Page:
A growing number of crew abandoned on ships in the Arab World without pay, food or water are receiving assistance from the ITF Arab World and Iran Network to survive and get home. We take a look at two recent cases:

The MV Nadar

“The situation is getting worse here on board. The ship is out of diesel for lighting. I’m really afraid something bad will happen, I swear the crew could harm themselves.”

This was one of many messages that Mohamed Arrachedi, ITF Arab World and Iran Network Coordinator, has received during the crew change crisis this year.

It was from one of the six Egyptian crew stranded on the Tanzanian-flagged MV Nader in the Port of Suakin, Sudan. These seafarers had been abandoned on board the 43-year-old ro-ro cargo vessel in the Red Sea, since November 2019.

Since the ITF network was set up two years ago, Arrachedi estimates that around seven out of every 10 calls he receives are calls for help from crew abandoned on ships without pay or provisions.

“I am dealing with 15 vessels now – vessels abandoned in Sudan, the United Arab Emirates, Egypt, Kuwait, Yemen, Lebanon and Libya. All are in different situations, all suffering very hard living conditions, very hard family situations, stranded in limbo waiting to go home,” said Arrachedi.

For nine months the crew on the Nader faced almost daily shortages of food, fresh water and fuel to keep the ship’s lights on.

“The crew are in a very bad psychological situation and the courts are still closed,” the ship’s officer texted the ITF.

“Abandonment is the cancer of the shipping industry,” said Arrachedi. “We observe with concern a worrying increase of cases in the Arab region. Some unscrupulous ship owners think they have impunity in the region.”

“There are many countries here that have not ratified the Maritime Labour Convention, however there are many cases now being reported in the region as seafarers become more aware that we can help,” said Arrachedi.

According to the ILO Abandonment of Seafarers database, the Middle East accounts for around 80 of the around 200 active cases worldwide.

Of all cases of abandonment recorded on the ILO site, 340 were reported by the ITF. Of the 197 resolved cases worldwide, 157 involved the ITF.

The MV Nader is one of them. The six crewmembers returned home to their families on 25 July this year with their USD$60,308 in wages owing.

“We have at last managed to get paid with the help of the ITF. The ITF helped us many times, including with fuel, provisions and water. We, all crew of MV Nadar, reiterate our thanks,” they wrote. “Thank you for helping us ITF Mohamed Arrachedi.”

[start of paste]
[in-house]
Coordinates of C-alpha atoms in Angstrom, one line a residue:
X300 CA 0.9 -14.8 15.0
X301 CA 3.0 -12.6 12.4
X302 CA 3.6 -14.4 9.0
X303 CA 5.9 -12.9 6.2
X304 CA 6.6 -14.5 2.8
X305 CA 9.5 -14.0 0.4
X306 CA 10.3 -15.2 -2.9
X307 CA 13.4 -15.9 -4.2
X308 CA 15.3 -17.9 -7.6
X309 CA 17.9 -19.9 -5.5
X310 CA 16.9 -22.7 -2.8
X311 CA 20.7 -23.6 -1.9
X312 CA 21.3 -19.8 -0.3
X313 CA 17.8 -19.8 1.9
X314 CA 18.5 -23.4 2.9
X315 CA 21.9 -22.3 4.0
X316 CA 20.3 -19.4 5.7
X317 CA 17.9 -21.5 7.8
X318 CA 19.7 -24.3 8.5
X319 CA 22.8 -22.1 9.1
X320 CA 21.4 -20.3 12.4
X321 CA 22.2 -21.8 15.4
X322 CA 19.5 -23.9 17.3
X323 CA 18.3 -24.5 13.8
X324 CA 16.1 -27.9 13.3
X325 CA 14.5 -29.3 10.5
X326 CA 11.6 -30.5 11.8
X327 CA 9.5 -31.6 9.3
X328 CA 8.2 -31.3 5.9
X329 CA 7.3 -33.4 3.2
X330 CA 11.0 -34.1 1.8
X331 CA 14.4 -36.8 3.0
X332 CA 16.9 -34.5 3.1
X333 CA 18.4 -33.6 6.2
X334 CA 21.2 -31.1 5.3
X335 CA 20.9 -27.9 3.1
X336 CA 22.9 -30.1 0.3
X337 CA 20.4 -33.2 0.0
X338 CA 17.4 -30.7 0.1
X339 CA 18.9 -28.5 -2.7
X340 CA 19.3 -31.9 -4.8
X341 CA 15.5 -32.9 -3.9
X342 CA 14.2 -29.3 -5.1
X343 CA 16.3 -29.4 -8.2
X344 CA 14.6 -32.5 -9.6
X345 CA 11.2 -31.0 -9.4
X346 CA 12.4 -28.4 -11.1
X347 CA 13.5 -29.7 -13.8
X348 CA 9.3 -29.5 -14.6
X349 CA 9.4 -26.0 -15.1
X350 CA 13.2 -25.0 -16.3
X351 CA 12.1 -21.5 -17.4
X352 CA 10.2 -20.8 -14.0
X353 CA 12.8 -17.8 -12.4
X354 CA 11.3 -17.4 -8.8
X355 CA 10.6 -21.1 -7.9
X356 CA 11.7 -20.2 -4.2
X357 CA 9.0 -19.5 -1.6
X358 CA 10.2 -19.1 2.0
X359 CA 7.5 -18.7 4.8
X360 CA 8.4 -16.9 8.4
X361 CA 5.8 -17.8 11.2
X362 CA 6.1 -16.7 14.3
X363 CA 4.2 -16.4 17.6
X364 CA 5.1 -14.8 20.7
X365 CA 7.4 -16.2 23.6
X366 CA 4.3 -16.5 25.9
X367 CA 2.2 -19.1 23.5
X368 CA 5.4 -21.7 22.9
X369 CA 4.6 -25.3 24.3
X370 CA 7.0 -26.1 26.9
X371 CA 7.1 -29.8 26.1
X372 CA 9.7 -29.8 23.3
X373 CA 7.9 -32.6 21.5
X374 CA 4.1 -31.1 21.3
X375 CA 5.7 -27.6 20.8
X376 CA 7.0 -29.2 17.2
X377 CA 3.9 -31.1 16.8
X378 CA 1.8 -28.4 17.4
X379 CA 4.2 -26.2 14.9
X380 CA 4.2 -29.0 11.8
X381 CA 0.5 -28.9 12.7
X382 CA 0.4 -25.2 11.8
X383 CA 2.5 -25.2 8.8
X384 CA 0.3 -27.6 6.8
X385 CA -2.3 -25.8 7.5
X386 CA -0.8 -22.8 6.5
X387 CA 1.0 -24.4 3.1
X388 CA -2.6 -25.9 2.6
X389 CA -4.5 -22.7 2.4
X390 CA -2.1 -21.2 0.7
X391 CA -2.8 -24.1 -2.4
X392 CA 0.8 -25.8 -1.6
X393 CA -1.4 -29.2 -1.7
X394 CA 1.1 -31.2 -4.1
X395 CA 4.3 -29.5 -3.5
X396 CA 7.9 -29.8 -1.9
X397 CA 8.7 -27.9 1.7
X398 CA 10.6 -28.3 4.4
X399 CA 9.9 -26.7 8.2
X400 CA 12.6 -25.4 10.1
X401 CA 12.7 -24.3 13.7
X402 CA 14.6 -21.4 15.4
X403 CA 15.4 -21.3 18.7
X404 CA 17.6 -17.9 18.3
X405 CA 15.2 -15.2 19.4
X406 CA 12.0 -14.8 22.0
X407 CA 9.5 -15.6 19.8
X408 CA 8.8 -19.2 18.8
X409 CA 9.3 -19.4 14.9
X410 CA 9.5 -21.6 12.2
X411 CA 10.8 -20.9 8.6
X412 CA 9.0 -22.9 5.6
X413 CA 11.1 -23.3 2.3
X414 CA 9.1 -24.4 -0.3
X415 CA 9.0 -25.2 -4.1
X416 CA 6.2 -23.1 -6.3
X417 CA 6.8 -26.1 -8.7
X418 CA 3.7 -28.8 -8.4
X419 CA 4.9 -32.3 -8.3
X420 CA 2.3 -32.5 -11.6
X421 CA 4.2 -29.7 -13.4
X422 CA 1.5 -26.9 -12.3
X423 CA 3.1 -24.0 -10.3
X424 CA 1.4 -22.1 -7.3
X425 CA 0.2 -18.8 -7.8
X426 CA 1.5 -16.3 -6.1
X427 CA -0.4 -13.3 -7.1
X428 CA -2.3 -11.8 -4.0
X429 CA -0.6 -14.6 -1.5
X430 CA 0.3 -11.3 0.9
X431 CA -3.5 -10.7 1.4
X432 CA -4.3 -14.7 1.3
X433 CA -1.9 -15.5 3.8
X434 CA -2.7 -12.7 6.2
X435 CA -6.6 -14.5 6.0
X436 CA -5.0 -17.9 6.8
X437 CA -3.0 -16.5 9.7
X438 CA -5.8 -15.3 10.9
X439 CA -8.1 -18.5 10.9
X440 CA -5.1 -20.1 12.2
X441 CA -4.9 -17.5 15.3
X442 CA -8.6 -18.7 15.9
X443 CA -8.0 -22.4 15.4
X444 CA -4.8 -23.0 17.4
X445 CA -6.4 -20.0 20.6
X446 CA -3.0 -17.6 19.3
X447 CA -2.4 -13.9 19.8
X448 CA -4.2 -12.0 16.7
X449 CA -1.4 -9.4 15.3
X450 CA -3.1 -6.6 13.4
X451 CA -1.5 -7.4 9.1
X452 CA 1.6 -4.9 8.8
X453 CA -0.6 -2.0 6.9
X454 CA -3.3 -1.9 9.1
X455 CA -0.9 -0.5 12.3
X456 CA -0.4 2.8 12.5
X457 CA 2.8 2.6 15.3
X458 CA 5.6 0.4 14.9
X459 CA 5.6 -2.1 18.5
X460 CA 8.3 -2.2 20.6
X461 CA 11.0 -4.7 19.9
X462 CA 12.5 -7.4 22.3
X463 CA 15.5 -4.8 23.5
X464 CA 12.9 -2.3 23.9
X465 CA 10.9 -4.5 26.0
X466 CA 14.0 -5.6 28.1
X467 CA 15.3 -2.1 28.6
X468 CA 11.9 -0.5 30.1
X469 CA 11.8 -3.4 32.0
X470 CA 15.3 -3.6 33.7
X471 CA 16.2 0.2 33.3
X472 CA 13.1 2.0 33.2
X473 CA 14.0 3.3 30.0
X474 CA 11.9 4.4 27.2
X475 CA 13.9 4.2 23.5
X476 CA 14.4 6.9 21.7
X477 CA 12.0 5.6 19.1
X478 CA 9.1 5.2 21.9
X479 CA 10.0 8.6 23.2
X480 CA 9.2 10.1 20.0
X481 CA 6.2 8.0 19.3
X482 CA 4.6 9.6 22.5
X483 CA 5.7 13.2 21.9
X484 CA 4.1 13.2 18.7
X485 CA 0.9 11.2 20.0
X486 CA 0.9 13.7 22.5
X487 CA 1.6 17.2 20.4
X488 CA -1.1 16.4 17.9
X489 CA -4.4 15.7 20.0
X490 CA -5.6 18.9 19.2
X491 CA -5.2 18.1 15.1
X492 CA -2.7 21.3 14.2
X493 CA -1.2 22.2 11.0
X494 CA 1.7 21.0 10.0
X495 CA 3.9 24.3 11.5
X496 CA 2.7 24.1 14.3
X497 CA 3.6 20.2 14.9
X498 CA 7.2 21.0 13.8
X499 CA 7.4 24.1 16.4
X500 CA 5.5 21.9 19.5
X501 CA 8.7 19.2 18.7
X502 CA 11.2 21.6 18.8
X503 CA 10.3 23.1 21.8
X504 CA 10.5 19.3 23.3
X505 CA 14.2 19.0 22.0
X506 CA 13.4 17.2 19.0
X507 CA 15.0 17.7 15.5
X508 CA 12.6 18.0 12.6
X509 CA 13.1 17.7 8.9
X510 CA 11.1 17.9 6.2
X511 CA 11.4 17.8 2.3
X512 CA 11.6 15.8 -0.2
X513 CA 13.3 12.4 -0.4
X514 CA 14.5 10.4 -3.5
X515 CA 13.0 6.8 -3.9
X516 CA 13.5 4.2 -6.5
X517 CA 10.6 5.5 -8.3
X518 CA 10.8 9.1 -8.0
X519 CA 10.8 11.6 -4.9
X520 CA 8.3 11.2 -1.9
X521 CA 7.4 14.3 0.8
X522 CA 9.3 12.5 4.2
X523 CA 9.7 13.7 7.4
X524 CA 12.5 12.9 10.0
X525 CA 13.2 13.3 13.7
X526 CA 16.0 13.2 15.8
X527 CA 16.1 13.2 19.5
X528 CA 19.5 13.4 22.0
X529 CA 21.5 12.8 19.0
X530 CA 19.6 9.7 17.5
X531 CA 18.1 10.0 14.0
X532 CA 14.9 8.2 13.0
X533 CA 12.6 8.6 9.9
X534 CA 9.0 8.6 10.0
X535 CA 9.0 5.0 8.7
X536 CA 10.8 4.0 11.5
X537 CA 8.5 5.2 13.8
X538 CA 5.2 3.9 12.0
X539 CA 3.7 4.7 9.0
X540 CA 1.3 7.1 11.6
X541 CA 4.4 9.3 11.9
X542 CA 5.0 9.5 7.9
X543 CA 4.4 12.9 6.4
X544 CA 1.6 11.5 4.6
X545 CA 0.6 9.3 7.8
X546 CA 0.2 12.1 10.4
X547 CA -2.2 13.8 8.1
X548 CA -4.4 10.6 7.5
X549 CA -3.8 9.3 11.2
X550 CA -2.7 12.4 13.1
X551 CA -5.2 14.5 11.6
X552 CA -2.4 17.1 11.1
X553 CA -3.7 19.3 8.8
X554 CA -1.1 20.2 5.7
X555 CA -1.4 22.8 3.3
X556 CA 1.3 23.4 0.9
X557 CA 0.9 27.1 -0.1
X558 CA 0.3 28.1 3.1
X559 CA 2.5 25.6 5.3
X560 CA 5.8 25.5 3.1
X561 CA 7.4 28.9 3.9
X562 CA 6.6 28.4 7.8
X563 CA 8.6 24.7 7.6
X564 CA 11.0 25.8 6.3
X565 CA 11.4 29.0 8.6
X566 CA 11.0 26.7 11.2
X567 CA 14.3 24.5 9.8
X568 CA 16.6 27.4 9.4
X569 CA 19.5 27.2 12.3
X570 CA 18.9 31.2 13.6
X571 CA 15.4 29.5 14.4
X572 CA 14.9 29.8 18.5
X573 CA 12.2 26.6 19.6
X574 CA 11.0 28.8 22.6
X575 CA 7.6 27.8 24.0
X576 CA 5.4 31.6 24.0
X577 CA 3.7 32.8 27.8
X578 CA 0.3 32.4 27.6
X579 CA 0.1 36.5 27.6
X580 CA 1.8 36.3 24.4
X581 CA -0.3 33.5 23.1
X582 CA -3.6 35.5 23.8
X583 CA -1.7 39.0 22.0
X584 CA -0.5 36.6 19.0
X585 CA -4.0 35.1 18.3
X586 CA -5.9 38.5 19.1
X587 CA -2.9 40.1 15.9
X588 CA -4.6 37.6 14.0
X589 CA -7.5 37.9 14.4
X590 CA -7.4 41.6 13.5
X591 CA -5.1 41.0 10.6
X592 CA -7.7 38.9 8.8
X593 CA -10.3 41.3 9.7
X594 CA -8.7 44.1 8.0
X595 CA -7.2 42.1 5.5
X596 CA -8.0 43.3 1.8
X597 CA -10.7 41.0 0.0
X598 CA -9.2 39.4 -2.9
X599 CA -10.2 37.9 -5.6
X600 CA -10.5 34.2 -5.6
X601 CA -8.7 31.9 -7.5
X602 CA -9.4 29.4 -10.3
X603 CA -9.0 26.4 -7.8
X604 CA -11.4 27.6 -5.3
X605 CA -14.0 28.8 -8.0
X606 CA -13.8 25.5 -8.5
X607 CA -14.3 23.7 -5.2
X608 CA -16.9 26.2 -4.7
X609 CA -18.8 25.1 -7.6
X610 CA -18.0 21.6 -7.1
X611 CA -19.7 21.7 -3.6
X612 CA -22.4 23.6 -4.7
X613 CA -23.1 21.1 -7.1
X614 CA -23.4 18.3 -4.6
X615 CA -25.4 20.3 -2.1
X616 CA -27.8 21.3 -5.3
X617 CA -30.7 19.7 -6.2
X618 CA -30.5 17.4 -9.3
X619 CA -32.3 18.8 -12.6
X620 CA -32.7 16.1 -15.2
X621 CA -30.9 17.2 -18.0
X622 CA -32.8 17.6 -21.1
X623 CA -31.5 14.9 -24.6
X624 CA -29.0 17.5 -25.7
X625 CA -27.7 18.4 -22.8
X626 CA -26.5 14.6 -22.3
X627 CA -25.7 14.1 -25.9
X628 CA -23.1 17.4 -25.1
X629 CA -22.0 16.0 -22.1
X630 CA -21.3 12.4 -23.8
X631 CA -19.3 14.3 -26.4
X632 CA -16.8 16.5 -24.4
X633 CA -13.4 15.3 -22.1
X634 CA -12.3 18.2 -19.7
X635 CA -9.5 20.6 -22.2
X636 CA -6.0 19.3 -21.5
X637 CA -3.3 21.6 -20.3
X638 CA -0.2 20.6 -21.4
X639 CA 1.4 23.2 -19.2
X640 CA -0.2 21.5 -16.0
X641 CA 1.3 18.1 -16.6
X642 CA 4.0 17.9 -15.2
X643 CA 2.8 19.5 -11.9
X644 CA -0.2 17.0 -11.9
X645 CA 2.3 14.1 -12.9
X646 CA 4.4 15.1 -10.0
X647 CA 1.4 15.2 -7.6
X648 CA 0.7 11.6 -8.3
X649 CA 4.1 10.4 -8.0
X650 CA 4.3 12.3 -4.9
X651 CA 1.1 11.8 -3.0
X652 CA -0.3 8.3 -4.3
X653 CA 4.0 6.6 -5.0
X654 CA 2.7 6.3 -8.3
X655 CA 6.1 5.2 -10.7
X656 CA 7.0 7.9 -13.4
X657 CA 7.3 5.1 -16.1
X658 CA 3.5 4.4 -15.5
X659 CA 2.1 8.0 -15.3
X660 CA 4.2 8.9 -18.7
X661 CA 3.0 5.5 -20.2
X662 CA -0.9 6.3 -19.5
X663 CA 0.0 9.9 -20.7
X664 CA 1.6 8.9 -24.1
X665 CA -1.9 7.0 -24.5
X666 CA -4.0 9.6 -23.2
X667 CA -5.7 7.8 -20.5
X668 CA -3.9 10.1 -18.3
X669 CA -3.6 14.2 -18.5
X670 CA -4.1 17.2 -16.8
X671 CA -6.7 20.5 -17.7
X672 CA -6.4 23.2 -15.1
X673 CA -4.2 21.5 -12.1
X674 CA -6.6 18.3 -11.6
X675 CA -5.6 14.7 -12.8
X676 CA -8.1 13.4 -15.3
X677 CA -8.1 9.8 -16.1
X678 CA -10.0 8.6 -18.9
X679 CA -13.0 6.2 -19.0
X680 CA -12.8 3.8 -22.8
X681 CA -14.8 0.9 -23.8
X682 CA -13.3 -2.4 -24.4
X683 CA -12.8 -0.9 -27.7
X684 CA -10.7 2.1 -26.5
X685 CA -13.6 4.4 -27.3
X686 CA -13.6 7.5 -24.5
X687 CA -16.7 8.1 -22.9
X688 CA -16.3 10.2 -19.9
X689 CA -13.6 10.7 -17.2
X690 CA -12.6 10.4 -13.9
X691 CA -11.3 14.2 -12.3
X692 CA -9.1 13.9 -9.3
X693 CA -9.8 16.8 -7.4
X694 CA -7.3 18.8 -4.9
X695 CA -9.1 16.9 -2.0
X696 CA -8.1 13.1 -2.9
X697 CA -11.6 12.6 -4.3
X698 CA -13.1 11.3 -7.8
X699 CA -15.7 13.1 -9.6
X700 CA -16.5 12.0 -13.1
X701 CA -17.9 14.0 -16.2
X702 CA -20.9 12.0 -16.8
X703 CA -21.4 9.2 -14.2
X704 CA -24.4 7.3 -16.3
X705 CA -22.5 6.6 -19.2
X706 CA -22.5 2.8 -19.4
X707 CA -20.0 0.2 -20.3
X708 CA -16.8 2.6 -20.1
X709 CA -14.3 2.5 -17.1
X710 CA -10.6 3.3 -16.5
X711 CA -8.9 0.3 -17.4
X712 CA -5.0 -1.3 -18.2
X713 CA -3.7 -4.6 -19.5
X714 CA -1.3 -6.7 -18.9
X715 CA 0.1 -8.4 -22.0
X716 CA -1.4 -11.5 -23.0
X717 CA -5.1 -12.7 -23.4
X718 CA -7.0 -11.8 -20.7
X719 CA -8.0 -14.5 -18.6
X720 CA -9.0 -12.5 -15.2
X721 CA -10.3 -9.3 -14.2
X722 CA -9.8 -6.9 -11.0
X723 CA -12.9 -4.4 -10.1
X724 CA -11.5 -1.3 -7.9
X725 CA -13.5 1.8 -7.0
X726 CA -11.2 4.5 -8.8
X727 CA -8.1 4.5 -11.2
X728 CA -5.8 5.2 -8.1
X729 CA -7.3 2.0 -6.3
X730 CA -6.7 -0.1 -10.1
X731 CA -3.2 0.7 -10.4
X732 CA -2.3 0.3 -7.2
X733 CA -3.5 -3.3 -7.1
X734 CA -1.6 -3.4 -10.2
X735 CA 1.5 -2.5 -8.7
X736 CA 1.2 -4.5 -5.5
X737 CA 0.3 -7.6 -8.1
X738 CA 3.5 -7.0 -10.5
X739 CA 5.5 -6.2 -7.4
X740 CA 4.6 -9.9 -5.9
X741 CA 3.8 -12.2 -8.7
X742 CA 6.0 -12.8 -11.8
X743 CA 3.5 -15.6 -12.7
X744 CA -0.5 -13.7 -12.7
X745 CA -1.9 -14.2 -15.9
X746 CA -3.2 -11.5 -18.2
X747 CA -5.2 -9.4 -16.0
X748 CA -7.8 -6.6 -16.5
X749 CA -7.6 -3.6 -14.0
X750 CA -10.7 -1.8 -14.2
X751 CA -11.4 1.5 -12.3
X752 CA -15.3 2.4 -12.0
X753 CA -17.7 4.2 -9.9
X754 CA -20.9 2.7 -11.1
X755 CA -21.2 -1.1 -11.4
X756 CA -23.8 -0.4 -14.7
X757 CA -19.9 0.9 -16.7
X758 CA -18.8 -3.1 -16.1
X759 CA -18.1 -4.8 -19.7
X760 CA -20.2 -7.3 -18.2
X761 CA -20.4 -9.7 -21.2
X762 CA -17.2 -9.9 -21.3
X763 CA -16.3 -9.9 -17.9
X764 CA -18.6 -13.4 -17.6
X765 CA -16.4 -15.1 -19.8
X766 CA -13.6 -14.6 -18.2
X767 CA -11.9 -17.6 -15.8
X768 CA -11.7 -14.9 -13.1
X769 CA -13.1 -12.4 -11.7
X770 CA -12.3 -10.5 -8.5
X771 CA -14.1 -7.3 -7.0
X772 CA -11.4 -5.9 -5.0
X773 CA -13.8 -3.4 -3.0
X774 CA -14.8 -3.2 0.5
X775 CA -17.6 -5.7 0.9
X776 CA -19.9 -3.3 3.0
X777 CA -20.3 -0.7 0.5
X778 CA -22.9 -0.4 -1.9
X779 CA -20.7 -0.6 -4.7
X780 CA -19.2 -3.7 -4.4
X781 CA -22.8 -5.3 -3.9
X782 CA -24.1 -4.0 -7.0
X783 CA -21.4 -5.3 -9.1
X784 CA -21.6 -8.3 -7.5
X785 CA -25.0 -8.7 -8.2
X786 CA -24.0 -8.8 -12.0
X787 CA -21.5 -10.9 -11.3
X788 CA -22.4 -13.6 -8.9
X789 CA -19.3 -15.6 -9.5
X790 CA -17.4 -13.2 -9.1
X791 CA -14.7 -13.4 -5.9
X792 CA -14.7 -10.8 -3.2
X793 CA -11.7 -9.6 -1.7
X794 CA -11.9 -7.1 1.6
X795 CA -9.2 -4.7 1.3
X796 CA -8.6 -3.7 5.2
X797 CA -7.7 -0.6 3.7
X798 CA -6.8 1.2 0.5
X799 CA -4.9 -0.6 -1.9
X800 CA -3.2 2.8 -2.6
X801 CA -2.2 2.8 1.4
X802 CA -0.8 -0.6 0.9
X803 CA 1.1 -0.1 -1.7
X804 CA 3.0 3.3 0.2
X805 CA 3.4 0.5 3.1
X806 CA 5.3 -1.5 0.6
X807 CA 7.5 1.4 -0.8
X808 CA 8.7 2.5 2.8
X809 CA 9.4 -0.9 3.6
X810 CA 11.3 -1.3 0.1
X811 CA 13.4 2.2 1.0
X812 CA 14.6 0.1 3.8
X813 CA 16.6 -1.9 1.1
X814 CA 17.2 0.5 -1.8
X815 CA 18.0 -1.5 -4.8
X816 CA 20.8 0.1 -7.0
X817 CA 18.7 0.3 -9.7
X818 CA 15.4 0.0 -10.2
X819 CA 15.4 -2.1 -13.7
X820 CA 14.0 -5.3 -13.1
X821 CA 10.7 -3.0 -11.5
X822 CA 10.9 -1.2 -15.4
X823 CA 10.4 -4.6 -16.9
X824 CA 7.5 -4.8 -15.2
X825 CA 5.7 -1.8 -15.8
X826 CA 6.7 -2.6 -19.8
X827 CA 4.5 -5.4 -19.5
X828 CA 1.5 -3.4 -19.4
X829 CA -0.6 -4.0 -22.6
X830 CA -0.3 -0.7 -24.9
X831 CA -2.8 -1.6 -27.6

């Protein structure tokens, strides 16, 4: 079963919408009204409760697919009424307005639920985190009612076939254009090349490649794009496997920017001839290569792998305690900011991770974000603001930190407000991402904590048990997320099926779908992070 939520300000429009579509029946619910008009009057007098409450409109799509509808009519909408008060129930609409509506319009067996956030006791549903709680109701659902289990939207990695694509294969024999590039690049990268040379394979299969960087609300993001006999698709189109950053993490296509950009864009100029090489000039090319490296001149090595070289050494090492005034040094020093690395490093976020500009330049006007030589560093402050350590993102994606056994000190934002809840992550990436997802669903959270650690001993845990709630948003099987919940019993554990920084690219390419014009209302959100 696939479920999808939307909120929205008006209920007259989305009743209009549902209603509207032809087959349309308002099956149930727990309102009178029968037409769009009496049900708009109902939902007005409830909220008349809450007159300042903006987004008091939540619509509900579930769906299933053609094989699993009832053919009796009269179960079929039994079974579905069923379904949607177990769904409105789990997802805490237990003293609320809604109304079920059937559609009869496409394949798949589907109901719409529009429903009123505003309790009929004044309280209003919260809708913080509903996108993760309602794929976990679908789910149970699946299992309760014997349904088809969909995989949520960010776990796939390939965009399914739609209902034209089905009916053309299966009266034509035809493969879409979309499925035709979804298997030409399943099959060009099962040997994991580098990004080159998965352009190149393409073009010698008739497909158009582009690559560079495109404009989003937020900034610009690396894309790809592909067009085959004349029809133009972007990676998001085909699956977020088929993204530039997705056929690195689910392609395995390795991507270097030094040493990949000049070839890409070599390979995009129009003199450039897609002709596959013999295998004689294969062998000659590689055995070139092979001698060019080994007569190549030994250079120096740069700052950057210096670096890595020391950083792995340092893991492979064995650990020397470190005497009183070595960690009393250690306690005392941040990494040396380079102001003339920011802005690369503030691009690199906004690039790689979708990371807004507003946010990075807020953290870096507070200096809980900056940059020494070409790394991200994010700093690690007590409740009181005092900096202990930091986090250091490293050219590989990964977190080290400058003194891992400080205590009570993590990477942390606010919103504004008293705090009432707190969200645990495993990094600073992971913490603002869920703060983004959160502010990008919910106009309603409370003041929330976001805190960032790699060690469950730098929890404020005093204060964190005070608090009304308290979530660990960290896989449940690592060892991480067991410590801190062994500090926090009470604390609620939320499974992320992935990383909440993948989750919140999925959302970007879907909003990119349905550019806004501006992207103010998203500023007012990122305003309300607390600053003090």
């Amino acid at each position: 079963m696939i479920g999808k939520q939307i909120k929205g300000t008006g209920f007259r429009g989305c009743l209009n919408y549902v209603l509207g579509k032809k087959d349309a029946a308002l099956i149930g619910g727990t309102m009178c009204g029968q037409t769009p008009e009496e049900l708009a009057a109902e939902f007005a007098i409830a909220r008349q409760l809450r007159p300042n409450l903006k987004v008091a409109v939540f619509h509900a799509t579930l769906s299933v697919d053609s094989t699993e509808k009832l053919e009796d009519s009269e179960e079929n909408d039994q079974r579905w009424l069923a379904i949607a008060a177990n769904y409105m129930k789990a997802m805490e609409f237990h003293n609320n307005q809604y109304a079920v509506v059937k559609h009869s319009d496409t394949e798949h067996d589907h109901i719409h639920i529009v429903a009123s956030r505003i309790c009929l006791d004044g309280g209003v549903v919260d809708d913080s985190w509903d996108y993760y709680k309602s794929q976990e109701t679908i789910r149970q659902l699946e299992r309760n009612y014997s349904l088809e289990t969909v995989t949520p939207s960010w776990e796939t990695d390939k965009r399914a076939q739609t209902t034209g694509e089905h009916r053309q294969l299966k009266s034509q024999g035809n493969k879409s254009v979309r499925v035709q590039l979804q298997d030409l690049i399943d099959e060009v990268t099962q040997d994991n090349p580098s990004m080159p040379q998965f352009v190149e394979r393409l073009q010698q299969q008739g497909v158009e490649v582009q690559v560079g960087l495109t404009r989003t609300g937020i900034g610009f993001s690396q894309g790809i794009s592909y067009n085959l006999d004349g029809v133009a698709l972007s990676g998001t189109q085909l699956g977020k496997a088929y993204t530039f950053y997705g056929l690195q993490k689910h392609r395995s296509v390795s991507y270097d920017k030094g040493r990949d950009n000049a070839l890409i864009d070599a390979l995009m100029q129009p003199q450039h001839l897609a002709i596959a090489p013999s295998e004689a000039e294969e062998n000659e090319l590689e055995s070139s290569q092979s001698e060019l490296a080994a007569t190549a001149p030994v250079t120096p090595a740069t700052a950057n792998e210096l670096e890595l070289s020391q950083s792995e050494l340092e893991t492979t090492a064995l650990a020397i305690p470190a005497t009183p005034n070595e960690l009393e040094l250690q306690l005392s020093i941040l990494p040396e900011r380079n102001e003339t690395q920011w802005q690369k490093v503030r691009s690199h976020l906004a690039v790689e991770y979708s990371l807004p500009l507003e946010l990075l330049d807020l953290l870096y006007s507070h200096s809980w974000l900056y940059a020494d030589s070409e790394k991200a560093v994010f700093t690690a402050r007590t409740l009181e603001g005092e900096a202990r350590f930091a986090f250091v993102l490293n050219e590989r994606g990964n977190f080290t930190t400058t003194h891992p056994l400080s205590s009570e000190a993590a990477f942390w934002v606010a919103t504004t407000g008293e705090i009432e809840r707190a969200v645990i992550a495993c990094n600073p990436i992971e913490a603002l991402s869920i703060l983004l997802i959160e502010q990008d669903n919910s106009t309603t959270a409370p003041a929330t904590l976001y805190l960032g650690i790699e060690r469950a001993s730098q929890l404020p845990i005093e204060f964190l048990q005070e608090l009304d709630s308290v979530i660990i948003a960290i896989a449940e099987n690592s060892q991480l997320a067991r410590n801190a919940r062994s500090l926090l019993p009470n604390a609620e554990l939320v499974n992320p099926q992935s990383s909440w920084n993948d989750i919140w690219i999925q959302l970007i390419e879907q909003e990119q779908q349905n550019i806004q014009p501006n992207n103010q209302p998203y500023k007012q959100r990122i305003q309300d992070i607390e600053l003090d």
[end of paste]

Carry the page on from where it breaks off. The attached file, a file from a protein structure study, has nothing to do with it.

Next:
Arrachedi in turn paid tribute to ITF network contact Abdelhafiz in Sudan for the work, as well the authorities at the Port of Suakin, for all their assistance.

The MV Reggae

In the case of the general cargo vessel MV Reggae, priority was given to the sale of the vessel, before the crew’s needs. The vessel was abandoned in Tunisia in 2019, then again in Turkey.

“We are abandoned seafarers. We have not been paid our wages,” the crew texted Arrachedi. “We haven’t had meal from yesterday evening. The situation here on board is getting bad and we don’t have diesel even for lighting. We wait your call.”

The crew had written to the owners of the vessel in March, requesting repatriation in accordance with Maritime Labour Convention, citing mental health concerns and five months unpaid wages.

“The crew onboard the Reggae suffered,” said Arrachedi. “So often they went without food and water. Yet these seafarers were real heroes. They resisted. They fought for their rights.”

Repeated attempts by the ITF to contact and call on the flag state, Comoros, to intervene were ignored.

“It is really worrying that flag states won’t reply, even when the complaint is about seafarers starving on ships without food and water,” he said. “The results could be fatal.”

Months went by with a total impasse as the ship sailed from Tunisia to Volos, Greece and then Nemrut, Turkey and back again. With time, some of the crew buckled.

“Sometimes the only weapon with which you can win or lose, is time. Everyone is using time. With time passing you feel weak and eaten from inside. You cry out ‘I don’t want money, just give me a ticket home’,” said Arrachedi.

The Turkish crew disembarked on April 1, when the vessel was in their home port – with part of their wages still owing. But the five Indian crew remained on board.

Finally, on 28 July, they flew home to their families, all USD$52,850 in wages in hand.

“We stood up, sir,” they wrote on their return. “Thanks for keeping our morale high. We were getting distracted and weak at times, thanks for backing and supporting us.”

The ITF Inspectorate has vowed to keep abandonment an ITF priority. “What we are fighting is a notorious model of slavery at sea. We must work in collaboration with international authorities to eradicate it,” said Arrachedi.

Source:- Marine Insight